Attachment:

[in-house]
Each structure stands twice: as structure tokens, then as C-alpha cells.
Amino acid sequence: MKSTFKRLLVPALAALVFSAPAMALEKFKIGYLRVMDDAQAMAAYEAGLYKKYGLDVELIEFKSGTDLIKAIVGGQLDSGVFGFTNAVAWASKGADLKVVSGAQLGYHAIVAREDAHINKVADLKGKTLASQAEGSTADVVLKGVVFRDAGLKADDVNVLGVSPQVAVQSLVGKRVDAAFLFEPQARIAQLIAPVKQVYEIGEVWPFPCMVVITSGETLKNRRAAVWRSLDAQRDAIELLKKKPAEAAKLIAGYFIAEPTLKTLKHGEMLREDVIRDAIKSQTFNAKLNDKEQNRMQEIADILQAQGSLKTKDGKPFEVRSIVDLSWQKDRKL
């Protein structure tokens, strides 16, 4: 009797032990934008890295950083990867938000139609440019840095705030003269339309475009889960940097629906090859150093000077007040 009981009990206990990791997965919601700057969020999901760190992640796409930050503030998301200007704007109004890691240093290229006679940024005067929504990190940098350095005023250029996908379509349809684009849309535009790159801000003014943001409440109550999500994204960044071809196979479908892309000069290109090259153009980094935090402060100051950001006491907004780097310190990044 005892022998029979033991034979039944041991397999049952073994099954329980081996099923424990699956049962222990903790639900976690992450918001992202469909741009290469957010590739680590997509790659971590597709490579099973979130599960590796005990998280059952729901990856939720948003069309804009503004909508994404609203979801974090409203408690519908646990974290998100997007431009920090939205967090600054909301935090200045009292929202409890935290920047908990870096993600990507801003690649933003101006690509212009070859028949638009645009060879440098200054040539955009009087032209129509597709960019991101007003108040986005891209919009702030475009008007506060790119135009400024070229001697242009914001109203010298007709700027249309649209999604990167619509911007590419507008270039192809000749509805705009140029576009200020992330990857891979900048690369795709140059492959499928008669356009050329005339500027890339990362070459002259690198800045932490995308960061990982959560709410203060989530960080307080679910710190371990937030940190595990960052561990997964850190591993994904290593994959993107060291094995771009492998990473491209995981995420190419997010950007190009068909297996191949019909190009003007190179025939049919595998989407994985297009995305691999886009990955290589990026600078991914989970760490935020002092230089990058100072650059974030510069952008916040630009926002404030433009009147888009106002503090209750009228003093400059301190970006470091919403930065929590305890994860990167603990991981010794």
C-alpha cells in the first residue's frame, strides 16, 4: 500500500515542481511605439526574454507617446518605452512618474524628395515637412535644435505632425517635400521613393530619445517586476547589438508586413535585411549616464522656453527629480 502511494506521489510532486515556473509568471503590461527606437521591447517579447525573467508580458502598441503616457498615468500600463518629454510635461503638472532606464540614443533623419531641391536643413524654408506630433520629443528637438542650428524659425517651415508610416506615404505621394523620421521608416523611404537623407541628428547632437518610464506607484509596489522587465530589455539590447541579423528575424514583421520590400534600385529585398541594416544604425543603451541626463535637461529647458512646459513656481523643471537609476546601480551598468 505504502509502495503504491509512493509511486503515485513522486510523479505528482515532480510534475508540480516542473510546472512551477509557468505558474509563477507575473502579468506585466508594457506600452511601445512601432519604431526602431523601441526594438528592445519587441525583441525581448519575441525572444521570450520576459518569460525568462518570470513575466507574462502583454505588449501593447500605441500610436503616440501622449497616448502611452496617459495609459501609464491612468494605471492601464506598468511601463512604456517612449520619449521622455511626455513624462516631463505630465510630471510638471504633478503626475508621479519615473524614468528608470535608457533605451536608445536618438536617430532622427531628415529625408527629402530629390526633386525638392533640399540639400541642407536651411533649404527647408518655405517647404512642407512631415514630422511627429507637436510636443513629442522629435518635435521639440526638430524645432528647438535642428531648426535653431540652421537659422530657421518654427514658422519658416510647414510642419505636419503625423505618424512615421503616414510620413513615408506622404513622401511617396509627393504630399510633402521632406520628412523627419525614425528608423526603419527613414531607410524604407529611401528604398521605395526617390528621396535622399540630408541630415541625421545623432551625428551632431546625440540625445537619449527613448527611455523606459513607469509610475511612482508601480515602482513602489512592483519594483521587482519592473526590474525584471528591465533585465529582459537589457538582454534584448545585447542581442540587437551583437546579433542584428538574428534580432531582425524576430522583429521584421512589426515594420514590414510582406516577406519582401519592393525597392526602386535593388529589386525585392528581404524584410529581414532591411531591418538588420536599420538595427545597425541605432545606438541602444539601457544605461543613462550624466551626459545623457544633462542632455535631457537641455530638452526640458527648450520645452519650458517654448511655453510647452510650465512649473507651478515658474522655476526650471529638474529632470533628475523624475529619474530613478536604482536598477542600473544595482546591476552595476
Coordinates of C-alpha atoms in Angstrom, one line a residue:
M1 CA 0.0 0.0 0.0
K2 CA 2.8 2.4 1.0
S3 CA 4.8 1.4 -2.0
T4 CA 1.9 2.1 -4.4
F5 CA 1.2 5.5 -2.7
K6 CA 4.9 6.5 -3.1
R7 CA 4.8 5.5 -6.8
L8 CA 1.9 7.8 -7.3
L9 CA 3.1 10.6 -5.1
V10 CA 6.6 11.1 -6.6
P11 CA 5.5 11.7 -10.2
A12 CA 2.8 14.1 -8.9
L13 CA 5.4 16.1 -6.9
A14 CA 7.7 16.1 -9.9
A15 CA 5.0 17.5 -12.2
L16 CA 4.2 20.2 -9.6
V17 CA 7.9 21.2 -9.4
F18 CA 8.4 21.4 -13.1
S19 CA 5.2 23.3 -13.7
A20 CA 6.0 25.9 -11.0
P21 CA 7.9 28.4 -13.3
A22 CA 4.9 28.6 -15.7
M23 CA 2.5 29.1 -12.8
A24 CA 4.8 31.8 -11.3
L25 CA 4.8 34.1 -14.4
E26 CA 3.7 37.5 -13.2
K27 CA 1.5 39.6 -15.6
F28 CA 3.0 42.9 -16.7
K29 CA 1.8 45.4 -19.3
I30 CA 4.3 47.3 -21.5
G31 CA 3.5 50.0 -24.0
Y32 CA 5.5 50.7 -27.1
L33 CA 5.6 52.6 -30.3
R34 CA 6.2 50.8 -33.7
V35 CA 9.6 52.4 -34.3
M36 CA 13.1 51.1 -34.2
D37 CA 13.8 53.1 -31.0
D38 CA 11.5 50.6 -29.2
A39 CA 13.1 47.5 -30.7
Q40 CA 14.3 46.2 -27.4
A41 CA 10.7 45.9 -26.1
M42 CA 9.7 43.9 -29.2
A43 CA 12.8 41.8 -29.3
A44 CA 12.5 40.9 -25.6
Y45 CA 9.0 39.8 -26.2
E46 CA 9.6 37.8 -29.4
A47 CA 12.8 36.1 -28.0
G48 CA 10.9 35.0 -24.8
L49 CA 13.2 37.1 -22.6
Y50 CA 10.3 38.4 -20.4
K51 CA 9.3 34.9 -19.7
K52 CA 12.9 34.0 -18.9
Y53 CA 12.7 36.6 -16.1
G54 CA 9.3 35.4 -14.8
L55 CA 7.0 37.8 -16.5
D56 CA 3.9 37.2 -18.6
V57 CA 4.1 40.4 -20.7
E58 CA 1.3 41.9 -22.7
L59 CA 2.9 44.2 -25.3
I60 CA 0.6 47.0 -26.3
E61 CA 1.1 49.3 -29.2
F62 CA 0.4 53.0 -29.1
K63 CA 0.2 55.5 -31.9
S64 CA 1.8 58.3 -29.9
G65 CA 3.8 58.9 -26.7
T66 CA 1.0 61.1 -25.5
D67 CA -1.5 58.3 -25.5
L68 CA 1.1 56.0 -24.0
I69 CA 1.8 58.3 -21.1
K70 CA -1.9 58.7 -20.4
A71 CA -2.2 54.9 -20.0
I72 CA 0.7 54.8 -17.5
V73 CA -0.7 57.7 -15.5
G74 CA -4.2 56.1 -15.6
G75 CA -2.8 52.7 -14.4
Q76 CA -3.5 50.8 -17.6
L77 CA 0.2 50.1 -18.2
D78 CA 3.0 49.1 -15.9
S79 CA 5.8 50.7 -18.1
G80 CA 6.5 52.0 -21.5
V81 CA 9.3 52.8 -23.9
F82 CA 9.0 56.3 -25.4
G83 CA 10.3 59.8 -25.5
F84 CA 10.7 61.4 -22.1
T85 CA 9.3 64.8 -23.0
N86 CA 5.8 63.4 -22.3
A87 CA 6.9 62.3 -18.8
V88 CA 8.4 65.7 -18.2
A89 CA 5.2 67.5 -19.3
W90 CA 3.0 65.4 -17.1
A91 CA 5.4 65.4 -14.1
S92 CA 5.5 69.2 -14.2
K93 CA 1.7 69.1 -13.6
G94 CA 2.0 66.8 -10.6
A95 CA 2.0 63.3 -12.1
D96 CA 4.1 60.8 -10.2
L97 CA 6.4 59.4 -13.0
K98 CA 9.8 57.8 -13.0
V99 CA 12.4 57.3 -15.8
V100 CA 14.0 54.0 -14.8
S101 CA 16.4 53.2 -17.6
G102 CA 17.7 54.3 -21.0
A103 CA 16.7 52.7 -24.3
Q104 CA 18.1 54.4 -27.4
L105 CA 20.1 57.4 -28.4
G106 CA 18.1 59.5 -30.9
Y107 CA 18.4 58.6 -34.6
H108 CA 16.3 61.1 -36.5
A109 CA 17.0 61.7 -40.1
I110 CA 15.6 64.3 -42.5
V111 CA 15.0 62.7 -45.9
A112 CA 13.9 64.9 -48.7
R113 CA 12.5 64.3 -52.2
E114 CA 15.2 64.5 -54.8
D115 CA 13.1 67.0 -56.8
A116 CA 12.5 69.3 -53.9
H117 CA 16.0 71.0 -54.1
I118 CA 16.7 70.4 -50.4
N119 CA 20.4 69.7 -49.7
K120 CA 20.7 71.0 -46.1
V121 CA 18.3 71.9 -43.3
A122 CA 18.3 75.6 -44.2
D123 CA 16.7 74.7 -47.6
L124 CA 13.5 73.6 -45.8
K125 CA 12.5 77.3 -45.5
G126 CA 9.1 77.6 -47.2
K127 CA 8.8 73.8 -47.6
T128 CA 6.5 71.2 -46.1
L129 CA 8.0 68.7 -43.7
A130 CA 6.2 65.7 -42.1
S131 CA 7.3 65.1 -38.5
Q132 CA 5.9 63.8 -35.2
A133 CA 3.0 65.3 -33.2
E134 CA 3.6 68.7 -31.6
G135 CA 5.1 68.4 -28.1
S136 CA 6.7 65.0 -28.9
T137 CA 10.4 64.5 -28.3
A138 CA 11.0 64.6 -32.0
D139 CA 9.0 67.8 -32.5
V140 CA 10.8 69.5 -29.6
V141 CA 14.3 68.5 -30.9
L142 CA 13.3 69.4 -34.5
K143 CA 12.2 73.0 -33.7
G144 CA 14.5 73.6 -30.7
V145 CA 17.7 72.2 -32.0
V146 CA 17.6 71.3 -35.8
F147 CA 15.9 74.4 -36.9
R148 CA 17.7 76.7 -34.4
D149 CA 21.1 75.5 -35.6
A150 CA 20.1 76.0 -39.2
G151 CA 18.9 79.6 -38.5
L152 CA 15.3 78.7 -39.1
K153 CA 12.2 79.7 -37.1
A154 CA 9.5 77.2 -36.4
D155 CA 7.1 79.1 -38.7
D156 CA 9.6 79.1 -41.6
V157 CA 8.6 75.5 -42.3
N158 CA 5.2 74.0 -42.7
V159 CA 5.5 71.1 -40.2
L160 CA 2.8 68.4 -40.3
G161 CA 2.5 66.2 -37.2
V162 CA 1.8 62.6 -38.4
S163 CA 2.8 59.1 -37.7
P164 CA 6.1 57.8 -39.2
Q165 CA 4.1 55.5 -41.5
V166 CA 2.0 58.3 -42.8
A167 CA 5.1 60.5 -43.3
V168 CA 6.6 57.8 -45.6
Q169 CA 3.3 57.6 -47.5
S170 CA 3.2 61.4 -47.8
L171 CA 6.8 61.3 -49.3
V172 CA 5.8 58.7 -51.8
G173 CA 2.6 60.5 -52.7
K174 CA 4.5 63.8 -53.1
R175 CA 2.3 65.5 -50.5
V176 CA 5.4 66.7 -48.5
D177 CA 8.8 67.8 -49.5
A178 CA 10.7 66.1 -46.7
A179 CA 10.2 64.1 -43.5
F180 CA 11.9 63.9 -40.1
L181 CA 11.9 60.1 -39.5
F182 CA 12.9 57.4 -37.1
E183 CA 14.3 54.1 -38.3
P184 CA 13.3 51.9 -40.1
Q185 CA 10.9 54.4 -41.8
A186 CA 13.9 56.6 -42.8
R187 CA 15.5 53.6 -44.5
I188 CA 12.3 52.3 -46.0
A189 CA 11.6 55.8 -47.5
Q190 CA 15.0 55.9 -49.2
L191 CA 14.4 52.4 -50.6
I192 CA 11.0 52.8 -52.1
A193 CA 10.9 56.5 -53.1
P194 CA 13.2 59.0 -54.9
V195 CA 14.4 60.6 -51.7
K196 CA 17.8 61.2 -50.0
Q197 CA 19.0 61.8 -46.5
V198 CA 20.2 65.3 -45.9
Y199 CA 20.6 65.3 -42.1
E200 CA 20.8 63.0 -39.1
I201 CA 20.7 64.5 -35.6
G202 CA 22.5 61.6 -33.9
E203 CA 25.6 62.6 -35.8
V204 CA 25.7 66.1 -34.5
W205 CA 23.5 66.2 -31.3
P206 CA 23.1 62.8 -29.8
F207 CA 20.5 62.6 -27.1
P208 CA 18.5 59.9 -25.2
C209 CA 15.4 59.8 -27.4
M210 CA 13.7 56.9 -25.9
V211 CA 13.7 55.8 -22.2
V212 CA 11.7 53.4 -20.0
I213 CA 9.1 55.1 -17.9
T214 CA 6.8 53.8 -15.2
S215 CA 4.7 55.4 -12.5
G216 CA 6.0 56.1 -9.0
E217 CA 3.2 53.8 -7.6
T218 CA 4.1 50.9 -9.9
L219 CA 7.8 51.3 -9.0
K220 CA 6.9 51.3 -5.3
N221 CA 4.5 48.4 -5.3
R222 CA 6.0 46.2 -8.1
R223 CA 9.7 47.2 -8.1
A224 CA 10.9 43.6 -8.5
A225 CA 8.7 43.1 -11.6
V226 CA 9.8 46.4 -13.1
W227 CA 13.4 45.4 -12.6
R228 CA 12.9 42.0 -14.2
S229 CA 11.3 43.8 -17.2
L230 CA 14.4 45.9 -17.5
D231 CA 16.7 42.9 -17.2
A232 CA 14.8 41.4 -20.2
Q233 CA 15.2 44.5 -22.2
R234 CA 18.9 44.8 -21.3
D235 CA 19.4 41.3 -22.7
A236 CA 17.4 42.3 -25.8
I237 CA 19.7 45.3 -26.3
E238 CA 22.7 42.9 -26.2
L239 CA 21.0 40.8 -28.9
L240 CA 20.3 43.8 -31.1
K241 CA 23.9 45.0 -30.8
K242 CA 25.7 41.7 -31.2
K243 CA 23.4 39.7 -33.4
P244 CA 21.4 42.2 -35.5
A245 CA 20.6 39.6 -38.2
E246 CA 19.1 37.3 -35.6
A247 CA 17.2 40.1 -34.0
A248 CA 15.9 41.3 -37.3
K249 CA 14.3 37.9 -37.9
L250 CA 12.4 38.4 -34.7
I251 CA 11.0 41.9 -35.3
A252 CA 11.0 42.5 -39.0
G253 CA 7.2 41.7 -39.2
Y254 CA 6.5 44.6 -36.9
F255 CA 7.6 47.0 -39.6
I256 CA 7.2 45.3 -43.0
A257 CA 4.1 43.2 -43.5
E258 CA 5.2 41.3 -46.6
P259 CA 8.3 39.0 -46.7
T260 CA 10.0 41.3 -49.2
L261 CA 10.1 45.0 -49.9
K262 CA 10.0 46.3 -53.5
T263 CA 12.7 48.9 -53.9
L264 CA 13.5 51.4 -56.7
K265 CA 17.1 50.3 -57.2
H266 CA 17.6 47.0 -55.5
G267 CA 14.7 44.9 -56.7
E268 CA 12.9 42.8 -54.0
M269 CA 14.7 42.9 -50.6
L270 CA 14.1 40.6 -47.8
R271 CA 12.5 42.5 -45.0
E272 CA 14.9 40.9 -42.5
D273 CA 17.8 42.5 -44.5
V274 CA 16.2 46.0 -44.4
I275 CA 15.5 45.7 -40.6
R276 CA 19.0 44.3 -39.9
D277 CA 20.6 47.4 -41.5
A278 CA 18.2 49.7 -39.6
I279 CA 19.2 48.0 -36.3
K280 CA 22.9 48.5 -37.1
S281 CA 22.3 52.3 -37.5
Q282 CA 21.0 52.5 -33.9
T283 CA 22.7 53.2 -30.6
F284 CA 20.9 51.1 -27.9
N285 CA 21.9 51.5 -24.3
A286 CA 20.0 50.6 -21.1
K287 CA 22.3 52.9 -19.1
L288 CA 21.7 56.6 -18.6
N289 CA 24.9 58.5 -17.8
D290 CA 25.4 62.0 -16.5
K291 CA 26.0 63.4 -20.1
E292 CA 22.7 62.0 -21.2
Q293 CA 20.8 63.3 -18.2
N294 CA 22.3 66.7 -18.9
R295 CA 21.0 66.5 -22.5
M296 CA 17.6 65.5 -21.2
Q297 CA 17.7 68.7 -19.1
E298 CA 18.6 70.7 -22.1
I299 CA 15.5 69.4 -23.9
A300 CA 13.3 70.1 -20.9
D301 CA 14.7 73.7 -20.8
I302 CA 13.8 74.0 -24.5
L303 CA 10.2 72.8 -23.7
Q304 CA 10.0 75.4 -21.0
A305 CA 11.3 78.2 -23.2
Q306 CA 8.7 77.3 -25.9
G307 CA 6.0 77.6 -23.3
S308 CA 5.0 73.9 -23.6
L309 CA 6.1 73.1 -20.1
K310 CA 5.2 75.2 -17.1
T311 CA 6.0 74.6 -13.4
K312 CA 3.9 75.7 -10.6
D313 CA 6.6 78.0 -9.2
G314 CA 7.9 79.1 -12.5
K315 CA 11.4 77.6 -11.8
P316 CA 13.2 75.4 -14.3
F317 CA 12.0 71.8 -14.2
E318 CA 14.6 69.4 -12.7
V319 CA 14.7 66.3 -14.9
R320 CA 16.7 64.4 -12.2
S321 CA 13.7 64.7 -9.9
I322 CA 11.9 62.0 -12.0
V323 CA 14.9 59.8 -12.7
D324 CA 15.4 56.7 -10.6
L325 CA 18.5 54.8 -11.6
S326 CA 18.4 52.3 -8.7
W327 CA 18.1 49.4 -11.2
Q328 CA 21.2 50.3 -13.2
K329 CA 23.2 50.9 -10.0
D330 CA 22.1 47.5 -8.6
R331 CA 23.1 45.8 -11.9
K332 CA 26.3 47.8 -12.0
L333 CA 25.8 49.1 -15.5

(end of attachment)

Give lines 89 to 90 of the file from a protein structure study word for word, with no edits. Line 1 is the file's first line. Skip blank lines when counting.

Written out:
G83 CA 10.3 59.8 -25.5
F84 CA 10.7 61.4 -22.1